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GhostOfBukowski

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  1. A "rebuild" was never an option. Both Smith and Fontenot took this job with the understanding that they'd be retooling, not rebuilding. The owner wants to win now. Otherwise, this wasn't a good opportunity. (cap **** + rebuild?). All of this was discussed (and agreed to) PRIOR to hiring, between the owner/front office, the GM, and the Head Coach. All the eval around QB is due diligence, and to take a good, hard look at a potential succession plan at the most important position, since the #4 pick presents a great opportunity. Again, told "win NOW, but you do what you want at QB." Its pretty obvious what the choice is. The question came down to "Do we pick somebody who helps us win right away?" (the likely choice) or "Is the QB (the succession plan) just too good to pass up?" We'll never know what would have happened had Trey Lance slid to us, but in the end, it worked out for us.
  2. A Georgia fan here, so I've watched me some Ojulari. Things to like about him: Has a PHENOMENAL bend around the edge, and shows a motor. Cares about winning. Although an undersized end, will fight to get to ball carrier, against much bigger OTs. Oh yeah, can rush with his hand in the dirt, or standing up... Of all of Georgia's studs on defense this year, he really stood out, in terms of setting a tone. Lots to like here, and very moldable, with the right coaching, I think. The knocks: The same problem that plagued Vic Beasley all his career. At this point, Ojulari is still a one trick pony (speed rusher). Hasn't developed enough counter moves, which is needed against NFL tackles. He'll need to work on this to succeed. (As an aside, frustrating to see UGA get all these stud DEs/rush OLBs, but not develop them)... At this point in his career, he's purely a speed rusher that needs to add more to his arsenal. He got away with it Georgia, but won't on Sundays.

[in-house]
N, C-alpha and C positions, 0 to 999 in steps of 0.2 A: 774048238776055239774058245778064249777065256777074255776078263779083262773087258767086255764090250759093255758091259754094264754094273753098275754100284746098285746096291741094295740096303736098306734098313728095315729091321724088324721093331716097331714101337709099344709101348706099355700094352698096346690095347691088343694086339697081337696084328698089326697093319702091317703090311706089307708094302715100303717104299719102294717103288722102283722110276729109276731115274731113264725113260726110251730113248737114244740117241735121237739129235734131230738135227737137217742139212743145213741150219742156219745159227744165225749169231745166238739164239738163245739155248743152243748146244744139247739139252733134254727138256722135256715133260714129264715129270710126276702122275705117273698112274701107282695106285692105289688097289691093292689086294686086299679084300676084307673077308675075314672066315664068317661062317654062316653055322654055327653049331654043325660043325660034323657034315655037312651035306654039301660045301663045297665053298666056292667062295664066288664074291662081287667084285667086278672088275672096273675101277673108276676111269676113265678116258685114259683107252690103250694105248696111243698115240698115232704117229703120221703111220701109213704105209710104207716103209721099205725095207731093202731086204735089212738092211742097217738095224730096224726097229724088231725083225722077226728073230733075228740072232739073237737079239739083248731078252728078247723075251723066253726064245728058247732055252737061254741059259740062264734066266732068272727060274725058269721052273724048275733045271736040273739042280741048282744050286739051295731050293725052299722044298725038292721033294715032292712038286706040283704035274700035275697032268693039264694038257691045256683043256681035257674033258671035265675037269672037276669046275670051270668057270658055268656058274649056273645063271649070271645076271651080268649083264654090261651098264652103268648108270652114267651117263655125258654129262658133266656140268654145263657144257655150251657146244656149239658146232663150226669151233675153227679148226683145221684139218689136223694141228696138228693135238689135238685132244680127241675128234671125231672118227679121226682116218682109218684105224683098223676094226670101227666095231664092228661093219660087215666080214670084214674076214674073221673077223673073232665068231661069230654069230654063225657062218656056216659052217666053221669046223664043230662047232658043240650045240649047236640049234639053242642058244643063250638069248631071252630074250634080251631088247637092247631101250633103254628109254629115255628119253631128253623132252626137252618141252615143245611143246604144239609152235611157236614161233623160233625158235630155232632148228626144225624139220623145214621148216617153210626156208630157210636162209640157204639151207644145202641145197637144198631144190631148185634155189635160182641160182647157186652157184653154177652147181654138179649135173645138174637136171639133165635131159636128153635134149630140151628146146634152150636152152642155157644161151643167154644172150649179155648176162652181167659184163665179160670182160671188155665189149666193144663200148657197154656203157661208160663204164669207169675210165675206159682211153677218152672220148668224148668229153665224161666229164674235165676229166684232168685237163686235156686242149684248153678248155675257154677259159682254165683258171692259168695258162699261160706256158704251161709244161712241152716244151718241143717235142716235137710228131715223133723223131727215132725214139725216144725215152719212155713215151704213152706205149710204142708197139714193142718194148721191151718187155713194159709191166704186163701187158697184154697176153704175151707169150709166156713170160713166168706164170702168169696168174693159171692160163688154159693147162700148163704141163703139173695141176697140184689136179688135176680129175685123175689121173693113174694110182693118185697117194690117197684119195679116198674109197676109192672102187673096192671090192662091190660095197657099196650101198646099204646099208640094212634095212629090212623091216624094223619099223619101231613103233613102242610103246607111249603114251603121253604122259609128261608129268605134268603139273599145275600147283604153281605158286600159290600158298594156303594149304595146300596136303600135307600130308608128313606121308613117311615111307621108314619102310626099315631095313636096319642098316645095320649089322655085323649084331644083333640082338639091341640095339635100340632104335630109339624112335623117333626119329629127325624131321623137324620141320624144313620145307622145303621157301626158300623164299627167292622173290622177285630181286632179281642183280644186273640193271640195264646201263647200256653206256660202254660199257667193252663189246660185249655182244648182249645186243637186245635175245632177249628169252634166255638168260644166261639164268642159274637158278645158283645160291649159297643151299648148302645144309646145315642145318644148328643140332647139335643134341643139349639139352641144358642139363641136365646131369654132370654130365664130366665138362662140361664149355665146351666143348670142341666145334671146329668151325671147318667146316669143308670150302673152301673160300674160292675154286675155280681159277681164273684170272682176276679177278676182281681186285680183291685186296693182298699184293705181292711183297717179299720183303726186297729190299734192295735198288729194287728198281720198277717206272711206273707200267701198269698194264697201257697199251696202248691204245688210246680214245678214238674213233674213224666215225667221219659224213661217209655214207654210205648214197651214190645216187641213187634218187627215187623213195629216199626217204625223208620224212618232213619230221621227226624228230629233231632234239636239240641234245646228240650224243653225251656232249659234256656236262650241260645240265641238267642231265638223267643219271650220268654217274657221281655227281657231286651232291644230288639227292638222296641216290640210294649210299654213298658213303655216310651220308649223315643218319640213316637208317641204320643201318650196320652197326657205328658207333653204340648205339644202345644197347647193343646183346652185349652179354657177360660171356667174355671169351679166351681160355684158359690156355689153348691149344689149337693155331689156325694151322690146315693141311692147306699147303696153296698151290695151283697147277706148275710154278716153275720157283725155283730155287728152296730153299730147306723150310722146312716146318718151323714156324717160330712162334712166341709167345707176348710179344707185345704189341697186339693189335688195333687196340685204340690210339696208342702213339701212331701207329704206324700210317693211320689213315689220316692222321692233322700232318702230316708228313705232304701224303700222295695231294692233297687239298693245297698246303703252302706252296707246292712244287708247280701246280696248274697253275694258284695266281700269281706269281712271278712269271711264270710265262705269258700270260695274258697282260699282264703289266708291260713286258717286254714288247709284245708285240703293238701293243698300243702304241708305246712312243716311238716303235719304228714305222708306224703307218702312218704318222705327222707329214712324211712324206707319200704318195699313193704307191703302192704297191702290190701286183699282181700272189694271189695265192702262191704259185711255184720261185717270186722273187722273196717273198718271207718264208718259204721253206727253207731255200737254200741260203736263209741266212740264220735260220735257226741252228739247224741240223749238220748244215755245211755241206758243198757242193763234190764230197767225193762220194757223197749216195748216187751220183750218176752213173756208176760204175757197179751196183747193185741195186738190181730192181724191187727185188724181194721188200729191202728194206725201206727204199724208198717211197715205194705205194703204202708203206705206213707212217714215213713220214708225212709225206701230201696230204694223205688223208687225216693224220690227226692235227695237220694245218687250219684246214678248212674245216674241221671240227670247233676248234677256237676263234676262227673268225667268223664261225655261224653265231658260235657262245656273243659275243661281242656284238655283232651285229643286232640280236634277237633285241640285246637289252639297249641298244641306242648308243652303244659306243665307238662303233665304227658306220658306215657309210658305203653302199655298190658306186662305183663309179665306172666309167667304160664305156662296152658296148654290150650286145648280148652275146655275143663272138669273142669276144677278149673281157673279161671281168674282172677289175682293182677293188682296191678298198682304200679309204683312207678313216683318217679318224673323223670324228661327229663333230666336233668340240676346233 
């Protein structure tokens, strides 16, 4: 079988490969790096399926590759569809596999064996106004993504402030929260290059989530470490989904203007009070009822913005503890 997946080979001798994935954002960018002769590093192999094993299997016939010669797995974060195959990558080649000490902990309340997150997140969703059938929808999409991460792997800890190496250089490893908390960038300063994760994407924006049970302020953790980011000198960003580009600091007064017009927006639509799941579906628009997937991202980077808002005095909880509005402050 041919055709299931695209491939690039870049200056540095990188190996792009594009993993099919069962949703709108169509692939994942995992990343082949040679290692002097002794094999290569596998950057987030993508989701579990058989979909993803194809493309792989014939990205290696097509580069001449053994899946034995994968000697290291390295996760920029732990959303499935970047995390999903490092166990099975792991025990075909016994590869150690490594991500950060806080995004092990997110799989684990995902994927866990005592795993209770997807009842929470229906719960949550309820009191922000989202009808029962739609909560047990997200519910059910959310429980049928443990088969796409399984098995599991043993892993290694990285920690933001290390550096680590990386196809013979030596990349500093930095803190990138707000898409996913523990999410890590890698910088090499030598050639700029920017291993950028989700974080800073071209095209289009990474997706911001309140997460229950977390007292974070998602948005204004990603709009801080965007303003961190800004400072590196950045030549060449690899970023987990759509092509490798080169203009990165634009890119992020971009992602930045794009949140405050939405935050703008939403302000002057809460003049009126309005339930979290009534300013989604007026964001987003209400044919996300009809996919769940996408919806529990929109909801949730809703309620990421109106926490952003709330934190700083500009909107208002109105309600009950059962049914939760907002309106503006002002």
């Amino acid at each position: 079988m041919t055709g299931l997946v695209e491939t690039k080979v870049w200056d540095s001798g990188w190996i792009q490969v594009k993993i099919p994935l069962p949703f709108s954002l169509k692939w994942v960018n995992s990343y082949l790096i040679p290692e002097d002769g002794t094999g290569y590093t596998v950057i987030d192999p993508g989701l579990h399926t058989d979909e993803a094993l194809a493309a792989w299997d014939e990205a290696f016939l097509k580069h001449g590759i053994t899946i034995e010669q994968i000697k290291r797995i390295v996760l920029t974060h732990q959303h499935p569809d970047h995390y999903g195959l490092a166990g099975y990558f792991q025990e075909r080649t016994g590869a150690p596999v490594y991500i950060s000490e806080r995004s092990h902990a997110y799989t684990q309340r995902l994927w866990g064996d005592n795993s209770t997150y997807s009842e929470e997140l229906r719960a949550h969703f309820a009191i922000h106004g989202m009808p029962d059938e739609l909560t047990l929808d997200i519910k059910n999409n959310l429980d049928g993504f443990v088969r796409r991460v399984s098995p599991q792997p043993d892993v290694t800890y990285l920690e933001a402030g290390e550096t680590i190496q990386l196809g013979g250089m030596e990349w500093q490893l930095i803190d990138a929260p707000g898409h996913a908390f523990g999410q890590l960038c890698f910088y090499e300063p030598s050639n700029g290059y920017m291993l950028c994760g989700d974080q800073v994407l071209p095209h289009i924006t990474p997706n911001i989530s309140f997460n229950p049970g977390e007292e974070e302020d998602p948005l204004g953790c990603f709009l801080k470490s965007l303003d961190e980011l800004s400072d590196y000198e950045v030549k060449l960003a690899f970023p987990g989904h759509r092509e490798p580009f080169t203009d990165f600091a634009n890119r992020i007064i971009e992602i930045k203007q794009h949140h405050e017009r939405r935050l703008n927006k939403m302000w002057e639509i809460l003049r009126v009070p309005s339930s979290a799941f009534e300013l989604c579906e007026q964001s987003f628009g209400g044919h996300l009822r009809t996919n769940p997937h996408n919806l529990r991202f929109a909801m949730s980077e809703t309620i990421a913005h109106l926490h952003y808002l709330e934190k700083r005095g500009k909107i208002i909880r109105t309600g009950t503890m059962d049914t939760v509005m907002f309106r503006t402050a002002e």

3. All your choices will upgrade the team, but personally, I'd like to see the team take either the best available CB or interior lineman (experienced with zone blocking). My reasoning is that our Oline needs shoring in the middle, and if we're really going to lean on Matt Ryan delivering the ball to our 3 monsters, then he can't have constant pressure in his face (40+ sacks, the last 3 years). On defense, we need a reliable 2nd CB (to help an underwhelming pass rush). Ojulari would be solid, if our backend could hold up, but right now, we can't rush the passer, and we don't have enough solid corners. I'd go CB first, since there's a run going on with them that started in the latter 1st round. We can always aim for a mid round pass rush specialist (or get whoever's left in the FA pile) in weak year. About Moehrig: This is a deep class for safeties, so we may be able to get someone in the 3rd, possibly even 4th. The knock on Moehrig is that he's not physical (doesn't like to tackle). He's a centerfielder, something we definitely need, but a safety that doesn't like to tackle is a pass for me. About Williams: Won't be upset at all with this pick, but right now, I don't trust our line, as a whole unit, to adequately protect Matt Ryan, or to adequately open holes in the run game. Both are question marks, which is why I'd rather go Oline before a RB.